In the Mixer’s Plugins panel, you will see that a VST plugin and a Hi-Q MIDI instrument have been selected to the Piano track.

If you want to customize the sound, click on the VST name in the Mixer to open the VST/DX Synths/Plugins window, and use the panel below.

Freezing Tracks

Freezing (locking) MIDI or RealTracks/RealDrums

Any track (MIDI or RealTracks) can be frozen. When frozen, it won’t get changed or re-generated. This saves time when replaying previous songs and allows you to freeze an arrangement that you like. If you freeze the whole song, you don’t have to wait at all for the song to regenerate. The next time you press Play, it is ready to go.

You can make frozen tracks by pressing the [Freeze] button (snowflake) on the toolbar, and then choosing the tracks that you want to freeze or unfreeze.

There are a number of reasons that you would freeze a track.

Reasons to Freeze a RealTracks track (audio):

  • Frozen tracks will play back instantly, not requiring time to generate.
  • They play back the same way each time, so if you like a solo, you can “freeze it. ”
  • If you send a song to a friend as “frozen,” they will hear the same performance.
  • For the Soloist track, if you generate a solo, it can now be saved (by freezing the track).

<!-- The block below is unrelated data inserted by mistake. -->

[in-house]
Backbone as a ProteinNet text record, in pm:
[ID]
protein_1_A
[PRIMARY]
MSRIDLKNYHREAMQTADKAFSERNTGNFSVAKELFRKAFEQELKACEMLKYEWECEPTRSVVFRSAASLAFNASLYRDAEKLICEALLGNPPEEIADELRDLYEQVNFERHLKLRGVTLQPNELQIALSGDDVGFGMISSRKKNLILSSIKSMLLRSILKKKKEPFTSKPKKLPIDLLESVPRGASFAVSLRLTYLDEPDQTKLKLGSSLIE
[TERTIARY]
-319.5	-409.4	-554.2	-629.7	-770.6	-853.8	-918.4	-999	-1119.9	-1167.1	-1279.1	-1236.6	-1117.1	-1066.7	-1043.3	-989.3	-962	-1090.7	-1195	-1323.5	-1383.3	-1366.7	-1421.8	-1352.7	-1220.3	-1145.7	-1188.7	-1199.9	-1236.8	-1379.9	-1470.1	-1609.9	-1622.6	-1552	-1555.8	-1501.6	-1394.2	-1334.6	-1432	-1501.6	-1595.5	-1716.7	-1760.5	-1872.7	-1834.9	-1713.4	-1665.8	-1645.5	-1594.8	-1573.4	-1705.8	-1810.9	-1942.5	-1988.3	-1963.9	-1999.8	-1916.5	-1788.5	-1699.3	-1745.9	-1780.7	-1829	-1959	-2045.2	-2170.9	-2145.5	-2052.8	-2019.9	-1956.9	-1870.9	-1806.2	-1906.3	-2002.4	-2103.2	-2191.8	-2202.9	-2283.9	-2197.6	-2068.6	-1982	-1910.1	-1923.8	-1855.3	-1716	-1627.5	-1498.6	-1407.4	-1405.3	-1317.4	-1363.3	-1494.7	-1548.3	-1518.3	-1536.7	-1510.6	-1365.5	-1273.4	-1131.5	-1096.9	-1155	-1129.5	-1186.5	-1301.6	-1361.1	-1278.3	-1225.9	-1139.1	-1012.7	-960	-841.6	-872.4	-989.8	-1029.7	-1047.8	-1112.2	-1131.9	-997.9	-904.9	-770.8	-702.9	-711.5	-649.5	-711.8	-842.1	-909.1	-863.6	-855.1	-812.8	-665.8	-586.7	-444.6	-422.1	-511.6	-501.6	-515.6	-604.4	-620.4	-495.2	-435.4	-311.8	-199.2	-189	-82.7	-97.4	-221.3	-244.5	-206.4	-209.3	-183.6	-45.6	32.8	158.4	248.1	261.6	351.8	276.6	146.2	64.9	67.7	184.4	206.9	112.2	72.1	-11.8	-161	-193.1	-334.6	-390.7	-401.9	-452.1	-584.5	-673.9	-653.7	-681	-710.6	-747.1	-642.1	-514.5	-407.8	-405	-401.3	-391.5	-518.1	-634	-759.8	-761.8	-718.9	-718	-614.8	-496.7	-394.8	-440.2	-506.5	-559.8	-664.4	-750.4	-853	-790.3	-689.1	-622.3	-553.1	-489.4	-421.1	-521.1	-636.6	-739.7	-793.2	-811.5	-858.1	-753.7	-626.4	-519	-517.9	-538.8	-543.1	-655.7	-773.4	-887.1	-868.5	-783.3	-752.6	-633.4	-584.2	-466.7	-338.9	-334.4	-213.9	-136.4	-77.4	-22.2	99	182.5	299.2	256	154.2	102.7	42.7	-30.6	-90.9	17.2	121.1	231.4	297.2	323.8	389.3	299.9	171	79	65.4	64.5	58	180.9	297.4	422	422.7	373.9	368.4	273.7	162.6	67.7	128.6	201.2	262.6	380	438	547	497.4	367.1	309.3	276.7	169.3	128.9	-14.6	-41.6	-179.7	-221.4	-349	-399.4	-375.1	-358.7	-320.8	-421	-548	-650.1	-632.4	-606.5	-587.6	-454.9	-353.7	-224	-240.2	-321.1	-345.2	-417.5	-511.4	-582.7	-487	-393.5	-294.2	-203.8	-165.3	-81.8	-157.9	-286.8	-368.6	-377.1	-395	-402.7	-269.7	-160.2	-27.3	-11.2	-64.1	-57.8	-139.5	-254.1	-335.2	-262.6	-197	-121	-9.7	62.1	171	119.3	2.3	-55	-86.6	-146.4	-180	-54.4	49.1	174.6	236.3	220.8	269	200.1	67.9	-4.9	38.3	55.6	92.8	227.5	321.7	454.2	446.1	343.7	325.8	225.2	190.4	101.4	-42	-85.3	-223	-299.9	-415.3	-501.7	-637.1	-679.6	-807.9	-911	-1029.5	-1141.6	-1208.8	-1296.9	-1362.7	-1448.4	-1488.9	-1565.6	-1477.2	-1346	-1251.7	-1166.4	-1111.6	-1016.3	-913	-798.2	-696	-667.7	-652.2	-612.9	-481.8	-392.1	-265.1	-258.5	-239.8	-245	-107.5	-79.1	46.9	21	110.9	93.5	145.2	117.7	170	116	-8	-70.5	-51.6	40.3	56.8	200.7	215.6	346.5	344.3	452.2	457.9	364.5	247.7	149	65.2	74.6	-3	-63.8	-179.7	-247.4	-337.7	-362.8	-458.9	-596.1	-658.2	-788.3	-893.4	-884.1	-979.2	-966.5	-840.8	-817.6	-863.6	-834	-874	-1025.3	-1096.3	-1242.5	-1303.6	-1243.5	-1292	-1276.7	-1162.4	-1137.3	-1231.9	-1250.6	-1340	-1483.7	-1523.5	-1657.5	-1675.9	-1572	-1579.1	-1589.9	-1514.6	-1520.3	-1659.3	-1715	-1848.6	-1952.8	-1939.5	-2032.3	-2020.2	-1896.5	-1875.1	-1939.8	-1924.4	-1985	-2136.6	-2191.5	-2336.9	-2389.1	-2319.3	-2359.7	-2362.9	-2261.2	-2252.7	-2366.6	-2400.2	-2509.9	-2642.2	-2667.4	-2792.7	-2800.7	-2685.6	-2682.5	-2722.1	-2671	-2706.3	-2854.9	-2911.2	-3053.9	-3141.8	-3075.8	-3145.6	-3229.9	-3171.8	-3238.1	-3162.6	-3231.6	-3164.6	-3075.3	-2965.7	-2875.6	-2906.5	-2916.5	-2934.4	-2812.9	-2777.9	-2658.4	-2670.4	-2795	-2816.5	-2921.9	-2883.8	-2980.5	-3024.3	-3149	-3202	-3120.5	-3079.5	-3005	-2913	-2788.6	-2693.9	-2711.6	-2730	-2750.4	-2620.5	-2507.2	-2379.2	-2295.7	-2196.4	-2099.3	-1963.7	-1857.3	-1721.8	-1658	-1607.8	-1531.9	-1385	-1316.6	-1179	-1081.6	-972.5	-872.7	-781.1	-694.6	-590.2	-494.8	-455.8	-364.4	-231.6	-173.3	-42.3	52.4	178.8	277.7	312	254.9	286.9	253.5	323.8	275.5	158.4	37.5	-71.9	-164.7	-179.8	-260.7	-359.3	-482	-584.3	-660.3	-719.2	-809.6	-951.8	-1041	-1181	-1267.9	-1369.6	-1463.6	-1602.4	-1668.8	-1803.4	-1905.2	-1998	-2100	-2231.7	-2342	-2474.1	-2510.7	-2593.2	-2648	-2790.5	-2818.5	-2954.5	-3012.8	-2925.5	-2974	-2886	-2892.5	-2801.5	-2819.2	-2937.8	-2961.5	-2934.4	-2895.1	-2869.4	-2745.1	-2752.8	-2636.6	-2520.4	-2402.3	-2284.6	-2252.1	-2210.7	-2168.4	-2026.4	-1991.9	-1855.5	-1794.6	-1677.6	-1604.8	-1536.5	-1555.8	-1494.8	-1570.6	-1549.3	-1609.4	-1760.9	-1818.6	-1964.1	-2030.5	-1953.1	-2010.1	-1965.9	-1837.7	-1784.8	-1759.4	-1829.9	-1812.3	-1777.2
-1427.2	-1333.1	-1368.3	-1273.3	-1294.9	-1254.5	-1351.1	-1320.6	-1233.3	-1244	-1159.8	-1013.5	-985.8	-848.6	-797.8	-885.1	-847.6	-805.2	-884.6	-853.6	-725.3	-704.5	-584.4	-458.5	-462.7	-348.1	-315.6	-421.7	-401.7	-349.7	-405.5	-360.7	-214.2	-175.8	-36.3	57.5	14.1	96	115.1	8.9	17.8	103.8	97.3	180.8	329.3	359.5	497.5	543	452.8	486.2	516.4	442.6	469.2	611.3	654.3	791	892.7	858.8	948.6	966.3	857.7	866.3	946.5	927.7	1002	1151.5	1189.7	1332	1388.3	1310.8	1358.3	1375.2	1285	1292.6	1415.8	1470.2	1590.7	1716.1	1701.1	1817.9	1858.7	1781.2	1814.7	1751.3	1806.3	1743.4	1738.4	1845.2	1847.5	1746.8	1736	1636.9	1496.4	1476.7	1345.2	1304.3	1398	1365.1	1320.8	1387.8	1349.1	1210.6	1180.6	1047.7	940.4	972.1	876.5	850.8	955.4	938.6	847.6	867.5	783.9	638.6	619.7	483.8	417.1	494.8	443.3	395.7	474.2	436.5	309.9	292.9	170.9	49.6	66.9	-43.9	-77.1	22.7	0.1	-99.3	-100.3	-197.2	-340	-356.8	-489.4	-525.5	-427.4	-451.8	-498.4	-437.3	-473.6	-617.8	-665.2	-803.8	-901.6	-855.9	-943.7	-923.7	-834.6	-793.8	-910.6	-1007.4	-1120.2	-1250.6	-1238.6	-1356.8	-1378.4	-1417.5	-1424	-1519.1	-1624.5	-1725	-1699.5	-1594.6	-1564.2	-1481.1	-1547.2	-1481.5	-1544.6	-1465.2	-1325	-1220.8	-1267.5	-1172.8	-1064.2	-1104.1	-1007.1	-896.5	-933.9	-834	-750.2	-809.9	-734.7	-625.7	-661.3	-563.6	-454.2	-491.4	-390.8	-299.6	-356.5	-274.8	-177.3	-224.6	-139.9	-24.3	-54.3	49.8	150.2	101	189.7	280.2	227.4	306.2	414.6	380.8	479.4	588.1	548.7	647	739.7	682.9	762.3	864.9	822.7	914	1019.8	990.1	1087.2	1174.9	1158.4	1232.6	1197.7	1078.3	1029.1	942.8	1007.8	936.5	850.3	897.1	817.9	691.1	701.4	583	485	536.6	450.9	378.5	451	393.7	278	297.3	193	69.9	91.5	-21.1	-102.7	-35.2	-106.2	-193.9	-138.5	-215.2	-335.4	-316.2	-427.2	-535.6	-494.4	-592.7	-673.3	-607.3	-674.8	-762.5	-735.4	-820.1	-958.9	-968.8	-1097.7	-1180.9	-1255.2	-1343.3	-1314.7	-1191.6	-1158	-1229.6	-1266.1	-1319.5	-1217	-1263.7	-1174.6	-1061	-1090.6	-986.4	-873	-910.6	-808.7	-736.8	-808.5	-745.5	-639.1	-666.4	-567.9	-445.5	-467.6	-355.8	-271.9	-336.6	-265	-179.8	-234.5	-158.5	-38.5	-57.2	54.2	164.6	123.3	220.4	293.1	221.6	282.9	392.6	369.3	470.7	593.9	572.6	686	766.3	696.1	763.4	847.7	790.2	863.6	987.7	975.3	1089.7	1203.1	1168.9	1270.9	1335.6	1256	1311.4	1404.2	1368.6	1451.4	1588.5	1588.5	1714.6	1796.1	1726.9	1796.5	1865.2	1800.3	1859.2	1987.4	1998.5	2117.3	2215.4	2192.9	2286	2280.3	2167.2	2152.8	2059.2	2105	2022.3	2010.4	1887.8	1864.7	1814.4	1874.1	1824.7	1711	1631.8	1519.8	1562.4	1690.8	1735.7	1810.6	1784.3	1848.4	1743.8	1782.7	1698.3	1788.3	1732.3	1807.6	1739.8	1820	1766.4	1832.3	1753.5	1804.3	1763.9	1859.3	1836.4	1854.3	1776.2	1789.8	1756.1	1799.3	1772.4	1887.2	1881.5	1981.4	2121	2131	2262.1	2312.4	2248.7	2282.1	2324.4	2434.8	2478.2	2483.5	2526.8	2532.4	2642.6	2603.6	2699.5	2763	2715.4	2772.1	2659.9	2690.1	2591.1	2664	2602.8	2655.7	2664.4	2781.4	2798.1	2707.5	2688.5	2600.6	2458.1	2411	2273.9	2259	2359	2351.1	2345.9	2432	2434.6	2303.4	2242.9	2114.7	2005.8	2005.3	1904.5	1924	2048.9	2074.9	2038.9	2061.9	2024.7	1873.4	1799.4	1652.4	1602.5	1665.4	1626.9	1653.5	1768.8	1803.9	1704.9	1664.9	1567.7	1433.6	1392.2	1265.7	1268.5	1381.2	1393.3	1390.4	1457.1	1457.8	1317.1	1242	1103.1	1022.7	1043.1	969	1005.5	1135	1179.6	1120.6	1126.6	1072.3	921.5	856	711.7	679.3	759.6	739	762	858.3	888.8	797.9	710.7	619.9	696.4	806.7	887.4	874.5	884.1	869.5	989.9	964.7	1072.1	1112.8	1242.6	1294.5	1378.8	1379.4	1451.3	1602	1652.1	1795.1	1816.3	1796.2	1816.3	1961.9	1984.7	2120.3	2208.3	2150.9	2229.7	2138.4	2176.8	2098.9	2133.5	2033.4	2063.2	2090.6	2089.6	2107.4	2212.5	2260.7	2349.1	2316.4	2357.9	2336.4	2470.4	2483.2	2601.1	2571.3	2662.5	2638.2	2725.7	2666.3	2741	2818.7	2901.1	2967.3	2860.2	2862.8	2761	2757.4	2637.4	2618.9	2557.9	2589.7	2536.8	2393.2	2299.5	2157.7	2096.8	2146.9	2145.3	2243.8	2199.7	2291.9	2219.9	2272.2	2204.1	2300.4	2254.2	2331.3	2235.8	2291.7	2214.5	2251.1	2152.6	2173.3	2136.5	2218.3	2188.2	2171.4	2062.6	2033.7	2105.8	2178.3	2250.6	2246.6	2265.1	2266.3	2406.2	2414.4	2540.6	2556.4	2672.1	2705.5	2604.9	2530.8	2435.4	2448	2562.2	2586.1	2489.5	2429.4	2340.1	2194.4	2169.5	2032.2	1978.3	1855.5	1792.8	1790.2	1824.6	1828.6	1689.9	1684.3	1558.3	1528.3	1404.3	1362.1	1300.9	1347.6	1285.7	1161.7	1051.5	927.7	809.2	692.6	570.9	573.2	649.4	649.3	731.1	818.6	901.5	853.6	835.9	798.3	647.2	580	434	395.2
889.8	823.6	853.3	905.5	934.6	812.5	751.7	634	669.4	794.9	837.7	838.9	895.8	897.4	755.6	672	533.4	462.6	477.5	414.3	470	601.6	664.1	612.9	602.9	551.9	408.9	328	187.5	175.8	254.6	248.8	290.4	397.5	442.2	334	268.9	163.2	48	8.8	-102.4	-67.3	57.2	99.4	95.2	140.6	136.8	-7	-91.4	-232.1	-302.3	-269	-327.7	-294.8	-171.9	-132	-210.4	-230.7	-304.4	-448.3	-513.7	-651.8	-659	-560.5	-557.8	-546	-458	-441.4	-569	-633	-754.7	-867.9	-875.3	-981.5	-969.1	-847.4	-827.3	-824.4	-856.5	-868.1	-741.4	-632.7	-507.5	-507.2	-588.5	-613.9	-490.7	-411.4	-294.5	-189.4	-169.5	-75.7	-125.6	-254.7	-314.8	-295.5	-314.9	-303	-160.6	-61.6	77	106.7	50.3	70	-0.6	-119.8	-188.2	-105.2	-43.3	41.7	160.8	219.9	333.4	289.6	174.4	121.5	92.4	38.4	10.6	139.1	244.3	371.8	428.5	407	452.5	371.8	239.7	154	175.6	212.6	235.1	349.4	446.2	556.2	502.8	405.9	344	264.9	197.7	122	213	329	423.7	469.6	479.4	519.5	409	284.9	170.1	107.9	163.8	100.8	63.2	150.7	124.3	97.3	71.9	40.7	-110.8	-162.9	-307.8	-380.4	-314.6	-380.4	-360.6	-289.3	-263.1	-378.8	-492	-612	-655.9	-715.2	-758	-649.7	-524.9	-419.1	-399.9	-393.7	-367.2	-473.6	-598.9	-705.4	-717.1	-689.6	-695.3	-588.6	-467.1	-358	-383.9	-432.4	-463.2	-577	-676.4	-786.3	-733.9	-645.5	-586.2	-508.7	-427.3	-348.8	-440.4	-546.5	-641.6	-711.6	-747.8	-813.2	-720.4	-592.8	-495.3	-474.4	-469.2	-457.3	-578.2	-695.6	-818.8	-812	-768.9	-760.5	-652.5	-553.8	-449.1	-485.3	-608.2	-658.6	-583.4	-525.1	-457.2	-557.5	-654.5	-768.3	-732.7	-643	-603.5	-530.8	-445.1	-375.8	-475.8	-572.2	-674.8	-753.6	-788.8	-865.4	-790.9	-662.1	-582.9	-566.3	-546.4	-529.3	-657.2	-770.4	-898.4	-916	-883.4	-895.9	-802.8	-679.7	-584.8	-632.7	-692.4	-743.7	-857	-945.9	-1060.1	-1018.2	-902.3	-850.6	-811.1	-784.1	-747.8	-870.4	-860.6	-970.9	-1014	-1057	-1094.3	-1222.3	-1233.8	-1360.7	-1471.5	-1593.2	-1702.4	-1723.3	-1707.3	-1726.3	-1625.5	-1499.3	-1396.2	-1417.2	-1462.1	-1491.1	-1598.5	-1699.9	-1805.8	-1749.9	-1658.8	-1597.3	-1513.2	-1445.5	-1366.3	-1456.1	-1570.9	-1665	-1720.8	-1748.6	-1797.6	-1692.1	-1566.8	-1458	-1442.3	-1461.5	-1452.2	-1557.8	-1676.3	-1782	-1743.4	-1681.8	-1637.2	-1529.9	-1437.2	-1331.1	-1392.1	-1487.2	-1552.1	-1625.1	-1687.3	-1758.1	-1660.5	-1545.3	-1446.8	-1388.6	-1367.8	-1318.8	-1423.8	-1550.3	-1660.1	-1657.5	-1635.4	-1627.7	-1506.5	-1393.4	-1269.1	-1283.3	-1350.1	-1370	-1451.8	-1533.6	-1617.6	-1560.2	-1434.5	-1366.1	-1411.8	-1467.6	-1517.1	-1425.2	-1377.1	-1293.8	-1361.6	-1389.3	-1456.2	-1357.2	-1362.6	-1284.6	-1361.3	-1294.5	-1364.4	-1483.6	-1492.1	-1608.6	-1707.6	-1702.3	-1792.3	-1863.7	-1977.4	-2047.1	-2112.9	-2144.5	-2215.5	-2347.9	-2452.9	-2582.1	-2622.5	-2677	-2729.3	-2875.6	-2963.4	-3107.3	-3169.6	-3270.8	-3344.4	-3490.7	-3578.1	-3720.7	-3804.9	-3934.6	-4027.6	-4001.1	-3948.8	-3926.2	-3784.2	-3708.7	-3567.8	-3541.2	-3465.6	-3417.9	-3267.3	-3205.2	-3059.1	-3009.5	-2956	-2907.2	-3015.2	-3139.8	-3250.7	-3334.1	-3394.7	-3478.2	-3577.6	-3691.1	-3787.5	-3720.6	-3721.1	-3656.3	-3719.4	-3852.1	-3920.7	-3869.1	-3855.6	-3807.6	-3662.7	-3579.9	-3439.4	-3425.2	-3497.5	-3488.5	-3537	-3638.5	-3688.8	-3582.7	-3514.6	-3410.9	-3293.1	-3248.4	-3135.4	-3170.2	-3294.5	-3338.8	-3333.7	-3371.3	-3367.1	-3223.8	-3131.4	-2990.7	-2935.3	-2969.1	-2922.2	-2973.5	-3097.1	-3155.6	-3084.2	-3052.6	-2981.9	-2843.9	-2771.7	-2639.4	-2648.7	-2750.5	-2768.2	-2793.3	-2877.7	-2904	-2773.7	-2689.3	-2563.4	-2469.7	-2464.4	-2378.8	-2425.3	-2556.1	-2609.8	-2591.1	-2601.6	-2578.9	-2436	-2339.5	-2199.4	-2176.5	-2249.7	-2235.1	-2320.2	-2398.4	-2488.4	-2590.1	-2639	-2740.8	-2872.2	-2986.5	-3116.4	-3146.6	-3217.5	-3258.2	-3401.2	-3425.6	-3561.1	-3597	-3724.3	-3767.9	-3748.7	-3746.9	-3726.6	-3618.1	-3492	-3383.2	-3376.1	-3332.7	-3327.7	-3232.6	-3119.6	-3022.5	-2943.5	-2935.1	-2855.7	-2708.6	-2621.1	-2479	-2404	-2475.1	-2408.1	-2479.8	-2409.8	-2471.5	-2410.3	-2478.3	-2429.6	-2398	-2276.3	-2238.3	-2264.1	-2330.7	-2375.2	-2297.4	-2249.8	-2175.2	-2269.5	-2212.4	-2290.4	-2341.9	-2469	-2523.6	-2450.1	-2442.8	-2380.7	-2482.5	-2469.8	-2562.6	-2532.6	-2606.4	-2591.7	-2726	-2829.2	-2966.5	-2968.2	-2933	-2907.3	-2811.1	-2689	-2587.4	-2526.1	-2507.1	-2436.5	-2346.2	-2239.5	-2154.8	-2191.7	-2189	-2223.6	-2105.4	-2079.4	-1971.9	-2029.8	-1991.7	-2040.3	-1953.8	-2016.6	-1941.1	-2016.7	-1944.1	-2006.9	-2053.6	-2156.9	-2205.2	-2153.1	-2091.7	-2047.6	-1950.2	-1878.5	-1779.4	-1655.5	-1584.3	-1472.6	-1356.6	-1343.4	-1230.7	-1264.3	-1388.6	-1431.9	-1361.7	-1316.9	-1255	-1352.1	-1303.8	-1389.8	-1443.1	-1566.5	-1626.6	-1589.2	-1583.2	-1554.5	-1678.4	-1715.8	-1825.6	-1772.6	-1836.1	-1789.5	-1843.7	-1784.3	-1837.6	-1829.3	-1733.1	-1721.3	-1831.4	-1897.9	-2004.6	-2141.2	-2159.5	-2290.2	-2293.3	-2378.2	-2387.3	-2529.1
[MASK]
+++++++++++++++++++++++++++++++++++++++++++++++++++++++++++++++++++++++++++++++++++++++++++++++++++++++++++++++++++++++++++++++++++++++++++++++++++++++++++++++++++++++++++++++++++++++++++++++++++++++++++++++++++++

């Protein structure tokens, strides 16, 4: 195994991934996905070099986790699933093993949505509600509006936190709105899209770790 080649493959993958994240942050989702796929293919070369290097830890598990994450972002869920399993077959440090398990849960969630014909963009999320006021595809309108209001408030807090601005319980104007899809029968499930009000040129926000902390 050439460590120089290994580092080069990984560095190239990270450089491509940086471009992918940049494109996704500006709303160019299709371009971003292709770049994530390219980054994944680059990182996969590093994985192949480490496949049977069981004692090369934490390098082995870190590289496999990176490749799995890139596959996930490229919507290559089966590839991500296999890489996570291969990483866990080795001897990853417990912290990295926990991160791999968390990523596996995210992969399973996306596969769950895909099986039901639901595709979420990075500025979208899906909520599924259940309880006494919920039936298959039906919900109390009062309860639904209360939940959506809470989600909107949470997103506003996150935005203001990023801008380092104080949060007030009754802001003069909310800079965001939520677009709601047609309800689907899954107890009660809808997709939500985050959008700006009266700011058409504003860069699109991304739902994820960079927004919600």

Reasons to Freeze a MIDI track:

  • You can edit the MIDI data, to customize the performance to match a certain song, and this will be saved. Use the Notation or Piano Roll window to edit the track.

More reasons to freeze any track:

  • Frozen tracks play back instantly, without requiring time to regenerate.
  • They play back the same way each time.
  • You can change the chord progression of the song and have one track playing a different chord progression than the rest of the band. For example, type a “blowing” chord progression, generate a solo, freeze the solo track, then type a normal chord progression and generate the rest of the instruments (bass/guitar etc. ) that will play the normal changes.
  • Have different instruments play different styles. For example, the Bass could be generated using Reggae, then Frozen, and then the rest of the instruments generated using a Techno style.